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Trevor Noah Had No Interest In Joining The Daily Show The First Time He Was Asked

"The Daily Show" has produced a plethora of breakout stars, including Steve Carell, Stephen Colbert, John Oliver, Samantha Bee, Lewis Black, Michelle Wolf, Wyatt Cenac, Roy Wood Jr., and the list goes on. In fact, it seems like the only person whose career hasn't been boosted by the show was the original host, Craig Kilborn. In an interview with the New York Times, the show's creators — Madeleine Smithberg and Lizz Winstead — acknowledged that Kilborn didn't work as a host. "I don't really talk about how I left the show, but let's just say that Craig and I didn't get along that well, in the end, and it was not an ideal work environment," said Winstead plainly. "I decided to opt out and leave." When asked about what changed when Jon Stewart took over the show, Smithberg stated, "The show got better. It's an empirical fact."

Jon Stewart transformed the show for 16 years after that. In his closing rant in his final episode of "The Daily Show," he went on a tirade against societal ills. "So I say to you tonight, friends, the best defense against bulls*** is vigilance. So if you smell something, say something" (via Twitter). It was a summation of themes of his entire run as the second host of "The Daily Show," in which he consistently took on corrupt politicians and media personalities. Stewart passed the torch to the show's third host, Trevor Noah, who took over the show in 2015, saying at the top of his very first episode, "Thank you for joining us as we continue the war on bulls***."

But the first time that Stewart contacted Noah to be on "The Daily Show," that was a war that Noah wasn't ready to fight yet.

Trevor Noah initially said no to The Daily Show

According to an article from The Hollywood Reporter, Trevor Noah was first contacted by Jon Stewart directly to be a correspondent in 2013, but Noah said he wasn't interested. Somehow, the South African comedian came around and appeared three times as the show's international correspondent before being announced as Stewart's replacement as host.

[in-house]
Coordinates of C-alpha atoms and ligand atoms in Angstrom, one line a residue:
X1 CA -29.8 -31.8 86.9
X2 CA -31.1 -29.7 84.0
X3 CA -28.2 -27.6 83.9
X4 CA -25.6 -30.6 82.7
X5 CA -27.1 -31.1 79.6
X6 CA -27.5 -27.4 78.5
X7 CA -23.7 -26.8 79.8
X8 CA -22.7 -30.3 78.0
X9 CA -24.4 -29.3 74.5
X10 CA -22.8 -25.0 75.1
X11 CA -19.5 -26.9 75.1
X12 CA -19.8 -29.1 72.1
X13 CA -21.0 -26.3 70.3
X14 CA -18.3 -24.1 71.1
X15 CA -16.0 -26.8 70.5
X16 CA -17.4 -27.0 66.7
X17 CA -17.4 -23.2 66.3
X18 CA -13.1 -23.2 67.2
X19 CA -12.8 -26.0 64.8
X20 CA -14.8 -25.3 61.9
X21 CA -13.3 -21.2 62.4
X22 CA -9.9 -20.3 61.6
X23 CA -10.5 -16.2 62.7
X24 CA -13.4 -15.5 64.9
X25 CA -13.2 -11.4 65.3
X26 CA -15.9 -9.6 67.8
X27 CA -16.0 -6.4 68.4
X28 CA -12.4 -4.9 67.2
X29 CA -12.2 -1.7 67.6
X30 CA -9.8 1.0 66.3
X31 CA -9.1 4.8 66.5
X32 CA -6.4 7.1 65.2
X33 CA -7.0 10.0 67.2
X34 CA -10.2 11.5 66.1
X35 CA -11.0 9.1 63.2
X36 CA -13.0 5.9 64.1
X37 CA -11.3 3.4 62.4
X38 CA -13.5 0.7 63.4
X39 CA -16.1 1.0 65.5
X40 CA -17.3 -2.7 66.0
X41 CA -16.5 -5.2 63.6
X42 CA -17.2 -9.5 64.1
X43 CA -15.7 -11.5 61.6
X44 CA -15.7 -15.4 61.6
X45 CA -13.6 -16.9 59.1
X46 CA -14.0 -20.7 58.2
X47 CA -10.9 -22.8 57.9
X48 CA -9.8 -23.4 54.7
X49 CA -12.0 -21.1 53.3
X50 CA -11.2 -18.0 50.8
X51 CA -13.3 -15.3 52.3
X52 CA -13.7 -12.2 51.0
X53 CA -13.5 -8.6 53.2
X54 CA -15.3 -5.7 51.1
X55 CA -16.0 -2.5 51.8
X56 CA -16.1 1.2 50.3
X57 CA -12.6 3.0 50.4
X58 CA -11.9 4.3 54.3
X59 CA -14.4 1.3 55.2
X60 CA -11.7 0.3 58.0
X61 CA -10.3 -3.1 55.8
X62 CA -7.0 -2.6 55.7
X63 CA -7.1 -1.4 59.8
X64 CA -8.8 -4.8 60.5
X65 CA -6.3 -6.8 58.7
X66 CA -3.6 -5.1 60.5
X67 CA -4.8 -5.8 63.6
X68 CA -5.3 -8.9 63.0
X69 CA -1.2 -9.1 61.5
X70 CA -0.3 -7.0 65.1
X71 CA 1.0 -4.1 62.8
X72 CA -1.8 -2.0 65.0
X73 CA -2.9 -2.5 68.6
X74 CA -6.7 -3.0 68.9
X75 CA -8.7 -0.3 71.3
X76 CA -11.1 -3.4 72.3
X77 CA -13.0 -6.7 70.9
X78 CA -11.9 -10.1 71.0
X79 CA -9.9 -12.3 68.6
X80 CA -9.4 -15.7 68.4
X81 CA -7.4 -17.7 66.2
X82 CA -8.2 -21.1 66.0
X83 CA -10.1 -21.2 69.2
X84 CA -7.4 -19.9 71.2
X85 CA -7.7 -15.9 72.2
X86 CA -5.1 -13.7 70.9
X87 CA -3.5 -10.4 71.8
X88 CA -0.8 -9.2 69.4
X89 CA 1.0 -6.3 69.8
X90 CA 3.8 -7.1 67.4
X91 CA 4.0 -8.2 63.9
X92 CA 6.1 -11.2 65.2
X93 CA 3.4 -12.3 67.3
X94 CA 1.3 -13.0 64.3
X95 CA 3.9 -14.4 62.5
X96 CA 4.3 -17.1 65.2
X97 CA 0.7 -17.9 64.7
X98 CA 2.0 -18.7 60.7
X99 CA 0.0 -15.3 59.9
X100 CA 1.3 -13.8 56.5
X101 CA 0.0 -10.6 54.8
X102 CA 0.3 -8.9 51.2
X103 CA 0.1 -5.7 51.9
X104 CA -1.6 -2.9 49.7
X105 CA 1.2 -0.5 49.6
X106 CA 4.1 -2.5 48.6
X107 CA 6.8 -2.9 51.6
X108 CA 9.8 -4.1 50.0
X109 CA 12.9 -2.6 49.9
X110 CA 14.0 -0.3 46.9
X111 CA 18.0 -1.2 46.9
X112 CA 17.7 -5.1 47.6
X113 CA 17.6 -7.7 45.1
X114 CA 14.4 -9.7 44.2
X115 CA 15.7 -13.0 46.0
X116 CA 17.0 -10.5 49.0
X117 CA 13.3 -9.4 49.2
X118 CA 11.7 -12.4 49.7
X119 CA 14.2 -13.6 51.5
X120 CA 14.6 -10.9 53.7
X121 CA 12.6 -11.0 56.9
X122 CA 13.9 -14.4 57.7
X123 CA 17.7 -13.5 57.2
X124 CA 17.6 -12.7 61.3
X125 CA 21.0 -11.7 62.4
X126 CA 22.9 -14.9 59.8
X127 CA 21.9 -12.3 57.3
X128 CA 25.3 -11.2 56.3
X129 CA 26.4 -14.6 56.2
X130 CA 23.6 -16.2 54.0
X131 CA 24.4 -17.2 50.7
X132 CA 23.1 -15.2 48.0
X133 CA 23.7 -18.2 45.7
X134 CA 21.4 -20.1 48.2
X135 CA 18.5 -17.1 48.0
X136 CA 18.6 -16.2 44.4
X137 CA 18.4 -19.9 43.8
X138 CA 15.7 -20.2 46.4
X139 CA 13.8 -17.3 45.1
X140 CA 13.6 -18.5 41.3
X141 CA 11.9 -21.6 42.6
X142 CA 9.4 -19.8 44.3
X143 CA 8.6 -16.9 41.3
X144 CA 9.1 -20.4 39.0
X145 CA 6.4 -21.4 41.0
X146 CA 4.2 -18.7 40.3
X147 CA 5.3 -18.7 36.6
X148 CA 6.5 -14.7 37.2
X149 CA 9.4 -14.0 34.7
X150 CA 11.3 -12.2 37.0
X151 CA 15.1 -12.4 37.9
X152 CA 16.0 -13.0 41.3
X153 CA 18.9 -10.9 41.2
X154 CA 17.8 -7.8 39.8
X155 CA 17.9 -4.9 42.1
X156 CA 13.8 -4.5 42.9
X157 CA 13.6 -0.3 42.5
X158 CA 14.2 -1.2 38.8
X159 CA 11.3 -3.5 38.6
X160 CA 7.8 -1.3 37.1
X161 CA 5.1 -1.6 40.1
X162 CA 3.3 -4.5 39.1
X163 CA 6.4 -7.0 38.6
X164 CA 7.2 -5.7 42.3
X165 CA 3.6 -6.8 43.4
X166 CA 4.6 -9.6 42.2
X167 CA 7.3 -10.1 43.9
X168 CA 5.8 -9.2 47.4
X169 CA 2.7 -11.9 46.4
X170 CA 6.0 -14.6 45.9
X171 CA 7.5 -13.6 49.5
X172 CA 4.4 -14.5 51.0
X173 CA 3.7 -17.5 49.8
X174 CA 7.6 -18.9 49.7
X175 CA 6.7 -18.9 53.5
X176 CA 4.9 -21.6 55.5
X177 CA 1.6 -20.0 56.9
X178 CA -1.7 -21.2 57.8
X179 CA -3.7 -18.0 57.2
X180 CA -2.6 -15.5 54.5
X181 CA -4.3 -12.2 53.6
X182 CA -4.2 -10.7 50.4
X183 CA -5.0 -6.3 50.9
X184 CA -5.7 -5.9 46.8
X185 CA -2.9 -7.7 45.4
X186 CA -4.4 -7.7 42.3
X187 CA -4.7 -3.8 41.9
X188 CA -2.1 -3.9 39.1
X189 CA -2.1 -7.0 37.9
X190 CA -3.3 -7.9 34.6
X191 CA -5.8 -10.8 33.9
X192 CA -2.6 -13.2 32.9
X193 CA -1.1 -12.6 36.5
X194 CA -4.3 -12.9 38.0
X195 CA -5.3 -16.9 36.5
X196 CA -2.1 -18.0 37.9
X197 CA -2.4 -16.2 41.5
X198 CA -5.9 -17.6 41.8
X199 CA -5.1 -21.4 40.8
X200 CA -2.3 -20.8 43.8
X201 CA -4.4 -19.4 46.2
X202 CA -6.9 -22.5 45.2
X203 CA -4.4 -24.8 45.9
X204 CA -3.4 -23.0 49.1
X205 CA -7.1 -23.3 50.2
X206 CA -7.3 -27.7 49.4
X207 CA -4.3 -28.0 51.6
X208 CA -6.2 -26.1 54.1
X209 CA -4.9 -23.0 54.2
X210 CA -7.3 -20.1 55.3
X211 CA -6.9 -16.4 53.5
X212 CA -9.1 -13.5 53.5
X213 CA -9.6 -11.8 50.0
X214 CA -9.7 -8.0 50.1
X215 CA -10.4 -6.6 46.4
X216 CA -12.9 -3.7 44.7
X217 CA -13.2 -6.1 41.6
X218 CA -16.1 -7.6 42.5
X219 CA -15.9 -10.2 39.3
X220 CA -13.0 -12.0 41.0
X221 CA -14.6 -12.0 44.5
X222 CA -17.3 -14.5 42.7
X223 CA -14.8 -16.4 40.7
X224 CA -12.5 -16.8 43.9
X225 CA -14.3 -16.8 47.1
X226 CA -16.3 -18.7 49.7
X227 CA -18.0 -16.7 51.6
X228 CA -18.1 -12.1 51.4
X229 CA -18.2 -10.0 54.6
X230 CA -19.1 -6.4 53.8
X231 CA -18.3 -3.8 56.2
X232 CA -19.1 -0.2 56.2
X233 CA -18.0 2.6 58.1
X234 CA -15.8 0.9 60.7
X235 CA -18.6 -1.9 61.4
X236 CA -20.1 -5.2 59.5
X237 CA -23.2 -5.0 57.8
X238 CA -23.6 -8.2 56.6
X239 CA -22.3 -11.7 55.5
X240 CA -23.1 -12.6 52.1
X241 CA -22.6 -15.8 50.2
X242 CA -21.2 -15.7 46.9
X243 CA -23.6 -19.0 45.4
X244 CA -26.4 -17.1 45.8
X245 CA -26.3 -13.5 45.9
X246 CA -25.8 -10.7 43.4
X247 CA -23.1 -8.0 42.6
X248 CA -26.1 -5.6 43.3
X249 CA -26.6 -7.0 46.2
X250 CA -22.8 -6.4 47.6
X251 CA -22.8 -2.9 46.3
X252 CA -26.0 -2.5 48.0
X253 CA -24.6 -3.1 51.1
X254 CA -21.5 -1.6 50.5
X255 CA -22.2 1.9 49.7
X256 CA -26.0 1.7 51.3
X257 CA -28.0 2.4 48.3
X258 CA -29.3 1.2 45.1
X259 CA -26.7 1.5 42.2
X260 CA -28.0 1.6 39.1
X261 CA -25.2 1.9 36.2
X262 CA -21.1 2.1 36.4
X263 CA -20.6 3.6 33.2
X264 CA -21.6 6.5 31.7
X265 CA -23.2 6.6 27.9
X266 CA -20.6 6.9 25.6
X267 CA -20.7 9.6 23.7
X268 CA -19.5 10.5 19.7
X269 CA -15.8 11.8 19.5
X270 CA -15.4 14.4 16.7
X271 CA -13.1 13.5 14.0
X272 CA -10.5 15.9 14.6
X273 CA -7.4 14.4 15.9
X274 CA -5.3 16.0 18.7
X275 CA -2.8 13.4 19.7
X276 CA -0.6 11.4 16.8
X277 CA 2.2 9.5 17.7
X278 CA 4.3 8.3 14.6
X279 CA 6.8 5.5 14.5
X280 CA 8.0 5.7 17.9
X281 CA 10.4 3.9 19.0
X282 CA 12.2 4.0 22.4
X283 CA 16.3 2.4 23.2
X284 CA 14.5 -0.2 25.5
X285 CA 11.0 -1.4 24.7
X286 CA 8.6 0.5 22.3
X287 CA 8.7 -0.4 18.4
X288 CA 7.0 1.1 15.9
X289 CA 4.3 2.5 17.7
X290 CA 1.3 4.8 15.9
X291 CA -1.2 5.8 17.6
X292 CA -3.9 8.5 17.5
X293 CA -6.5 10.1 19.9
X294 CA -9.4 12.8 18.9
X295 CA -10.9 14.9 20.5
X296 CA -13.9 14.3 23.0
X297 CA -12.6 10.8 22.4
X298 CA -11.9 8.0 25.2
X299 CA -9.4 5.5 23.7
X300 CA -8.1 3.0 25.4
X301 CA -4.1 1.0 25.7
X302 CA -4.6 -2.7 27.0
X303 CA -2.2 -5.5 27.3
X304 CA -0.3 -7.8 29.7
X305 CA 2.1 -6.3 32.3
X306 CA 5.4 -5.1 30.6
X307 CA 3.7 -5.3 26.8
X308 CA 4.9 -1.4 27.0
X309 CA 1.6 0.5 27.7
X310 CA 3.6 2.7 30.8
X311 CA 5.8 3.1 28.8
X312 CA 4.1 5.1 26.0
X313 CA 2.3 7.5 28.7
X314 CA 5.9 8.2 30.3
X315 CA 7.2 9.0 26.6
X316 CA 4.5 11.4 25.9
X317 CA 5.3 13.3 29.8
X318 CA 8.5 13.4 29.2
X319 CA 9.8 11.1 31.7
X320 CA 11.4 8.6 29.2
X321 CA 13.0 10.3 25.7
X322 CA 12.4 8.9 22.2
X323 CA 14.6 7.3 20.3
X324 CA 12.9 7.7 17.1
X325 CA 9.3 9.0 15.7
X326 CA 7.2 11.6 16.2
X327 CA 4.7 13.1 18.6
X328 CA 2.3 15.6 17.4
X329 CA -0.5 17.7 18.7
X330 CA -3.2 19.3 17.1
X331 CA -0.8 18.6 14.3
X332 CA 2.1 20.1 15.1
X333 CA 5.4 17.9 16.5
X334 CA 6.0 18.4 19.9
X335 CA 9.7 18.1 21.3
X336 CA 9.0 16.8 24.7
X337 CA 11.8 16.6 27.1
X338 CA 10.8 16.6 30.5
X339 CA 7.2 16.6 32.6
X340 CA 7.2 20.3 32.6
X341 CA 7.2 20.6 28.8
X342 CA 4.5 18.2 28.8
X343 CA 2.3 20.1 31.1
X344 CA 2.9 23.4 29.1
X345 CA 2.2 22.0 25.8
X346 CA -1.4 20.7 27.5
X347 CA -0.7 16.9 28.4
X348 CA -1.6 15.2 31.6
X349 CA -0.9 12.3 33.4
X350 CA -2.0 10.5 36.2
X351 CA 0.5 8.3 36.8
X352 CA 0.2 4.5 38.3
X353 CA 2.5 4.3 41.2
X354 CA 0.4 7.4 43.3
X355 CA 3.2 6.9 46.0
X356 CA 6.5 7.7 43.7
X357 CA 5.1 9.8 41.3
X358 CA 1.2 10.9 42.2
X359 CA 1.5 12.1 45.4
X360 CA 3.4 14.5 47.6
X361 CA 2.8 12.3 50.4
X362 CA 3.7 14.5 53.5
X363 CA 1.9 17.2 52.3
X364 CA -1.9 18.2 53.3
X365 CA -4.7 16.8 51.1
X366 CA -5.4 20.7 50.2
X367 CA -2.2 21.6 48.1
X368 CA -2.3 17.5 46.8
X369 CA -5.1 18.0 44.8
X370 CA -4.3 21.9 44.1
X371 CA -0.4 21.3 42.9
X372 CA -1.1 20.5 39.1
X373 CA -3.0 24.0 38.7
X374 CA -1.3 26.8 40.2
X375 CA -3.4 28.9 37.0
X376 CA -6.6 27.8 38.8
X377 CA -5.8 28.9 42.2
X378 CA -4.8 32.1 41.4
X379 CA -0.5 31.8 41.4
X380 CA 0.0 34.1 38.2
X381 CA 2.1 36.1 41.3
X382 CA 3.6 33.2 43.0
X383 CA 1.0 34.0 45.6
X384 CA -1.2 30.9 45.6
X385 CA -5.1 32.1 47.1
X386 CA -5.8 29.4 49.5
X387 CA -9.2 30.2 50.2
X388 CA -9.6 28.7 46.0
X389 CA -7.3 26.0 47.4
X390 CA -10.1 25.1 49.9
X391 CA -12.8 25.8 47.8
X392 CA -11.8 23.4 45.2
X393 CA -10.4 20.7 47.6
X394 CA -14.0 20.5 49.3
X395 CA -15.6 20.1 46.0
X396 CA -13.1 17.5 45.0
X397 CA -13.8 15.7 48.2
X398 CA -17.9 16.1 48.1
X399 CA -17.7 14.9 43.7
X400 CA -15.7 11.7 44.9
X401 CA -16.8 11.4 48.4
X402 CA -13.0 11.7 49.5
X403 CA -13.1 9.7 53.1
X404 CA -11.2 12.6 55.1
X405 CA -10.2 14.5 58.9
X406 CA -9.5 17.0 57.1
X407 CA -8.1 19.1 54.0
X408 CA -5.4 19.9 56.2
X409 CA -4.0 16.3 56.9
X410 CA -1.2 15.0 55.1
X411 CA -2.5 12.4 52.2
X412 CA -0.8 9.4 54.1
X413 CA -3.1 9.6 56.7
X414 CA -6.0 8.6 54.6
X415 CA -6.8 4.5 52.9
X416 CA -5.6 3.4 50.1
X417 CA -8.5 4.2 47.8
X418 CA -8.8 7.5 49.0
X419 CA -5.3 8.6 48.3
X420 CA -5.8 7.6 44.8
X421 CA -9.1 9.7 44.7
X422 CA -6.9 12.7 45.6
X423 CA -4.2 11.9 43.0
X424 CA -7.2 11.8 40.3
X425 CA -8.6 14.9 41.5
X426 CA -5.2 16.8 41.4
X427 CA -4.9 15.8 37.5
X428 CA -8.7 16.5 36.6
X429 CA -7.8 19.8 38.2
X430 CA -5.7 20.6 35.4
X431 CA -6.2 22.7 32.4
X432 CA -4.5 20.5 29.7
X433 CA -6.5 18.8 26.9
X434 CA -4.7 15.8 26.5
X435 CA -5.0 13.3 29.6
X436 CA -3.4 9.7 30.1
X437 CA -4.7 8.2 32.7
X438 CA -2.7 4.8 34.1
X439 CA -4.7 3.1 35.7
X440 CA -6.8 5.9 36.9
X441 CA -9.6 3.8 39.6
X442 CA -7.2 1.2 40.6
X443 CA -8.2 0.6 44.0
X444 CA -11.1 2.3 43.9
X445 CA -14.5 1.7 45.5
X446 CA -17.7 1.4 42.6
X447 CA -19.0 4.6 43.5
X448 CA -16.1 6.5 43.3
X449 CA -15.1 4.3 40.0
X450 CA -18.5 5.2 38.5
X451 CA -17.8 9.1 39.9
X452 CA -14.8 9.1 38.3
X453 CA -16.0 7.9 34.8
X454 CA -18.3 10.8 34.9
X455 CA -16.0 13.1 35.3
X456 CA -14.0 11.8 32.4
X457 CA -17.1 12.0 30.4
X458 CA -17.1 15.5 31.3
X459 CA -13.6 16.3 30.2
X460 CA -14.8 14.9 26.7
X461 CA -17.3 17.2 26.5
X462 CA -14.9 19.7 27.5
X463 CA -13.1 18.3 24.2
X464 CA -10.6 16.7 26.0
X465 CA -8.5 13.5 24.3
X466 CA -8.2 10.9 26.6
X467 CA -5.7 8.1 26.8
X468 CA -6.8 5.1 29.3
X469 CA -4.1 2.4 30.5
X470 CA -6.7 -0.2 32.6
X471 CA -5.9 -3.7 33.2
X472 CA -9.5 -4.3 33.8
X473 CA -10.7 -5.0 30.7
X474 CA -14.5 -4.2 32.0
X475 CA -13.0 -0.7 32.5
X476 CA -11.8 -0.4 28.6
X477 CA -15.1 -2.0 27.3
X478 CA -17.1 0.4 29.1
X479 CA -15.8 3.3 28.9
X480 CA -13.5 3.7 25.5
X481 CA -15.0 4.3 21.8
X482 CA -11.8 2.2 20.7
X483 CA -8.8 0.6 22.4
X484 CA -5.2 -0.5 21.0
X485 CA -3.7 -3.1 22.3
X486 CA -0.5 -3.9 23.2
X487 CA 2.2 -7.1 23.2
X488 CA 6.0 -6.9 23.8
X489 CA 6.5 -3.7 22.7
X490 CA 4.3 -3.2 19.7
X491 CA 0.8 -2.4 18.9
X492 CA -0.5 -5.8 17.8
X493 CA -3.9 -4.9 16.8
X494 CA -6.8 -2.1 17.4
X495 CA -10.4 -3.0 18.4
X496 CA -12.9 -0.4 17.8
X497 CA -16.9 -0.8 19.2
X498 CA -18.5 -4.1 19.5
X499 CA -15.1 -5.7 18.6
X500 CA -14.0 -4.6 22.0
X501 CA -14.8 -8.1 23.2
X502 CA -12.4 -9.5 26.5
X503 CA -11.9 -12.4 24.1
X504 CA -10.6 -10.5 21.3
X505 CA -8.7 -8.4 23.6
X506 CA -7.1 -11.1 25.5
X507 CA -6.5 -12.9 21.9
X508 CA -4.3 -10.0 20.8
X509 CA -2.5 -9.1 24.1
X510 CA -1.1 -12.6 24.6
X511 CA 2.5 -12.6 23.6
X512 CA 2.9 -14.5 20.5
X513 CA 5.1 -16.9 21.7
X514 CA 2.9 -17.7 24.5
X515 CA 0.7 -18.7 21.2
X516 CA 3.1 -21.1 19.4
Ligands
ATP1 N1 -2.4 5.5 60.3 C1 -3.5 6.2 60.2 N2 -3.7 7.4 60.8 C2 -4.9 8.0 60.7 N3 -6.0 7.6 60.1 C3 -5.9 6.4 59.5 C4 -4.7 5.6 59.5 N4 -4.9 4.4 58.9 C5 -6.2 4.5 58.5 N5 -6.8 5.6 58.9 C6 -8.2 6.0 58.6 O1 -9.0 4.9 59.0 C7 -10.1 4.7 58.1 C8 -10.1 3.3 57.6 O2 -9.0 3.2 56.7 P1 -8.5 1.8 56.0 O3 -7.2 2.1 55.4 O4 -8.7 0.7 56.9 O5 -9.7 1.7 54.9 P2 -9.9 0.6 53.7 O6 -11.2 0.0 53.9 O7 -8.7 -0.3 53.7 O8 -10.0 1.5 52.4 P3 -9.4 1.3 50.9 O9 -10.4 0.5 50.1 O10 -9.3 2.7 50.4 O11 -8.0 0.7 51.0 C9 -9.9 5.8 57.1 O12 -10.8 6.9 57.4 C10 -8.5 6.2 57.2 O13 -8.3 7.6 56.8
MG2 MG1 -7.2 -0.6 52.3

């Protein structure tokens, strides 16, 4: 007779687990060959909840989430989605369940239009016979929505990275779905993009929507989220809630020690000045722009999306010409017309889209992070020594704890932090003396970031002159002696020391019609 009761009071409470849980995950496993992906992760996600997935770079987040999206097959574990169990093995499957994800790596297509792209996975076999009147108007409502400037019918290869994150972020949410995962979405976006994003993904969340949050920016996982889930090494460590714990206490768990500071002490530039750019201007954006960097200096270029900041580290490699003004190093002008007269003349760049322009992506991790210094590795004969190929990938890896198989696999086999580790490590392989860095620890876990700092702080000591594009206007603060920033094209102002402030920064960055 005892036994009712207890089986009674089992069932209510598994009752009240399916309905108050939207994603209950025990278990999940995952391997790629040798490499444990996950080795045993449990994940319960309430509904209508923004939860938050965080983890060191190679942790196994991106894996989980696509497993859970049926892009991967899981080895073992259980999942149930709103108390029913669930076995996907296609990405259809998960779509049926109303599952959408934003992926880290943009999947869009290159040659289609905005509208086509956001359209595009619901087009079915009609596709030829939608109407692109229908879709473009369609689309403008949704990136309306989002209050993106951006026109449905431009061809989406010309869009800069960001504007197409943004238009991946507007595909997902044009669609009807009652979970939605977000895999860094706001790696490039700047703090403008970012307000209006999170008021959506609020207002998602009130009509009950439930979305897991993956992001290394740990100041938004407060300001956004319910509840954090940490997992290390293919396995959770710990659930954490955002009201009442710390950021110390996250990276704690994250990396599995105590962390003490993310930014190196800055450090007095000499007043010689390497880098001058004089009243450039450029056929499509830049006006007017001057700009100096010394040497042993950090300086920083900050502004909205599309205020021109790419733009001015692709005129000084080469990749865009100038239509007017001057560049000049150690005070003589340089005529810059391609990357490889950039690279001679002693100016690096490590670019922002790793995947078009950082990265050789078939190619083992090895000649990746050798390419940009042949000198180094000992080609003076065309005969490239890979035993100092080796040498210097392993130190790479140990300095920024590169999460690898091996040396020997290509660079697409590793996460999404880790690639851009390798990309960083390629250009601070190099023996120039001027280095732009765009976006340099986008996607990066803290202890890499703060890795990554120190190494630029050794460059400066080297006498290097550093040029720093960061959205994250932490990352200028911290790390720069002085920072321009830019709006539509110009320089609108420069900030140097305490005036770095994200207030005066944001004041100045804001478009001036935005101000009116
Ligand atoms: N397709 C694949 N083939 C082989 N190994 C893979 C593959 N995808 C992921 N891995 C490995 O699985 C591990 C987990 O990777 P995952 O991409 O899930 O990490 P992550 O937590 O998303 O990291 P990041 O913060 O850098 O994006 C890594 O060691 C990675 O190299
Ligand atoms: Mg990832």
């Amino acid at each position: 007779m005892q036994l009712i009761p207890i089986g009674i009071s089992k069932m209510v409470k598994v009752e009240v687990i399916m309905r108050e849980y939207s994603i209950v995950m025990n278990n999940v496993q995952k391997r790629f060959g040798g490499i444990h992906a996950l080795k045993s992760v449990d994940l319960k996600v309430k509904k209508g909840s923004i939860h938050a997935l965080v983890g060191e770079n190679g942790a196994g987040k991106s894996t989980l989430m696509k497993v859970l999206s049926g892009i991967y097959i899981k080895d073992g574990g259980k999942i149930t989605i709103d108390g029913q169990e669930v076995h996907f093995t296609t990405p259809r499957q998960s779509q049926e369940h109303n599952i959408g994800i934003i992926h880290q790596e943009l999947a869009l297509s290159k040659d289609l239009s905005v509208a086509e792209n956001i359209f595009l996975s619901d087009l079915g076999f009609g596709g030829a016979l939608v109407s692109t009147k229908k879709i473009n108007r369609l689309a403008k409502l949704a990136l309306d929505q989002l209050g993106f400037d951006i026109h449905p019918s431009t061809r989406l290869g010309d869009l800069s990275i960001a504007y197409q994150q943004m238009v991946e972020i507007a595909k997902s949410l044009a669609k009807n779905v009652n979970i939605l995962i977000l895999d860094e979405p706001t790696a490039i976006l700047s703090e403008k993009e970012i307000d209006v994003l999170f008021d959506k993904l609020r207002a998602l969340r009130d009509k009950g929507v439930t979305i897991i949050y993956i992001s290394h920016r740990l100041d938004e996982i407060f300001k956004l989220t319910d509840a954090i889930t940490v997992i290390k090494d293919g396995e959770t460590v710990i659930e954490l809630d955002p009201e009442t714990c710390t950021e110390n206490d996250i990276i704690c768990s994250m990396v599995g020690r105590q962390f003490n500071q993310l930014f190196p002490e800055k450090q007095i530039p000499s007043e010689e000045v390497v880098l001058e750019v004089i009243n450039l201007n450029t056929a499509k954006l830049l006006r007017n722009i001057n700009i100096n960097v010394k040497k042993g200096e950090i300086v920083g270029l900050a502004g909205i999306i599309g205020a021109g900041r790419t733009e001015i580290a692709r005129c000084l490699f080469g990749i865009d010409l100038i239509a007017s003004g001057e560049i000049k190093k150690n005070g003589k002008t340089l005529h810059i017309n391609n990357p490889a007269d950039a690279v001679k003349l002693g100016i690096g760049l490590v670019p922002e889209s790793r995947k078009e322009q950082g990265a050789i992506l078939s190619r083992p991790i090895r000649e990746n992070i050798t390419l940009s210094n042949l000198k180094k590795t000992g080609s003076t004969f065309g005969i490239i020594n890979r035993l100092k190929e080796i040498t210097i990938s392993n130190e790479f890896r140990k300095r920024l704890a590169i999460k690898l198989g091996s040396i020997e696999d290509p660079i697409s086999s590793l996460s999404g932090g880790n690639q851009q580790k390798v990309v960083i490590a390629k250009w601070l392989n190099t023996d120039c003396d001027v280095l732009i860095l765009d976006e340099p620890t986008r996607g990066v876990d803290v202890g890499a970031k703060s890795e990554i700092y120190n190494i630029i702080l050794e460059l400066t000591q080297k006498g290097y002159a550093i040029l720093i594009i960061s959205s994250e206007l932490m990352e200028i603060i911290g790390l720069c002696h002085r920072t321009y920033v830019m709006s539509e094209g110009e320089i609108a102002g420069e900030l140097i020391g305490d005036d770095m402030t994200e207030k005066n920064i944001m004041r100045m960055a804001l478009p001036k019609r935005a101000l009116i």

Now, seven years later, Noah can look back on his legacy with pride, but he also wants to separate from it a bit. "At the end of his career, he's Trevor Noah and, yes, he hosted The Daily Show," said one of his managers, Derek Van Pelt. "Whereas if you host The Daily Show for 25 years, you're The Daily Show's Trevor Noah, which is not what he is or what we wanted him to be." So it would appear that Noah is leaving on good terms with the show, the way he wants to go out.

According to a Vulture article, there was some doubt that "The Daily Show" would continue after Noah left, but an anonymous source insisted to the outlet that the show will go on. "It's 100 percent that The Daily Show is going to move forward," the source said. "It's the flagship and the crown jewel of the network. It isn't going anywhere."

In a thread in the r/AskReddit subreddit, one fan asked who should replace Noah as host of "The Daily Show," and few could be bothered to give serious answers. "At this point, nobody cares," wrote u/letsgetrandy. "Elmo," suggested u/Smurfinaforest facetiously. There were a few earnest suggestions, though, as u/GRADYSPLACE suggested former "Daily Show" correspondent Samantha Bee. That would be fortuitous timing as Bee's own unofficial "Daily Show" spin-off, "Full Frontal with Samantha Bee" was just canceled by TBS in July (per Variety).